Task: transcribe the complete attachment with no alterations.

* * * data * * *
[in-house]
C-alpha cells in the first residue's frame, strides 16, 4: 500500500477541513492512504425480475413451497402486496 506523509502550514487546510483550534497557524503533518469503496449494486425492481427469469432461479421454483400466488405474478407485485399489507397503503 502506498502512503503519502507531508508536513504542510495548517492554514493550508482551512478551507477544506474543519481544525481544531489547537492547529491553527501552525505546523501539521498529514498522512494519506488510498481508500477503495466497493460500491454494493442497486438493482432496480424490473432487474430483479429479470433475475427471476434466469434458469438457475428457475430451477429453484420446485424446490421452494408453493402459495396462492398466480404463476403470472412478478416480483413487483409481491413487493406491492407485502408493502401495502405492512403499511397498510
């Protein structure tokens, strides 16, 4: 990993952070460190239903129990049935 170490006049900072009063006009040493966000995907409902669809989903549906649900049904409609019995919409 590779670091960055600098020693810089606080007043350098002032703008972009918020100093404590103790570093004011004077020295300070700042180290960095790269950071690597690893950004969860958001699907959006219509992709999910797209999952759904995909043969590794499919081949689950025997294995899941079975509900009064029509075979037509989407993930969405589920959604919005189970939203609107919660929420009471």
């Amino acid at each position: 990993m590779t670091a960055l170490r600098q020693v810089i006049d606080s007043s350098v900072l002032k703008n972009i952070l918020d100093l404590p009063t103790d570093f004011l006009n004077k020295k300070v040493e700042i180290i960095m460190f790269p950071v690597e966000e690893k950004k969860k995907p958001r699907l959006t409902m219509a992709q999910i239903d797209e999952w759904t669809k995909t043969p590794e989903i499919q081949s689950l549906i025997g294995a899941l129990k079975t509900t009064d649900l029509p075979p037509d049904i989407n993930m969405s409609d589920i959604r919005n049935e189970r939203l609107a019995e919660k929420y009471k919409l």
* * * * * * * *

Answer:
[in-house]
C-alpha cells in the first residue's frame, strides 16, 4: 500500500477541513492512504425480475413451497402486496 506523509502550514487546510483550534497557524503533518469503496449494486425492481427469469432461479421454483400466488405474478407485485399489507397503503 502506498502512503503519502507531508508536513504542510495548517492554514493550508482551512478551507477544506474543519481544525481544531489547537492547529491553527501552525505546523501539521498529514498522512494519506488510498481508500477503495466497493460500491454494493442497486438493482432496480424490473432487474430483479429479470433475475427471476434466469434458469438457475428457475430451477429453484420446485424446490421452494408453493402459495396462492398466480404463476403470472412478478416480483413487483409481491413487493406491492407485502408493502401495502405492512403499511397498510
């Protein structure tokens, strides 16, 4: 990993952070460190239903129990049935 170490006049900072009063006009040493966000995907409902669809989903549906649900049904409609019995919409 590779670091960055600098020693810089606080007043350098002032703008972009918020100093404590103790570093004011004077020295300070700042180290960095790269950071690597690893950004969860958001699907959006219509992709999910797209999952759904995909043969590794499919081949689950025997294995899941079975509900009064029509075979037509989407993930969405589920959604919005189970939203609107919660929420009471």
């Amino acid at each position: 990993m590779t670091a960055l170490r600098q020693v810089i006049d606080s007043s350098v900072l002032k703008n972009i952070l918020d100093l404590p009063t103790d570093f004011l006009n004077k020295k300070v040493e700042i180290i960095m460190f790269p950071v690597e966000e690893k950004k969860k995907p958001r699907l959006t409902m219509a992709q999910i239903d797209e999952w759904t669809k995909t043969p590794e989903i499919q081949s689950l549906i025997g294995a899941l129990k079975t509900t009064d649900l029509p075979p037509d049904i989407n993930m969405s409609d589920i959604r919005n049935e189970r939203l609107a019995e919660k929420y009471k919409l």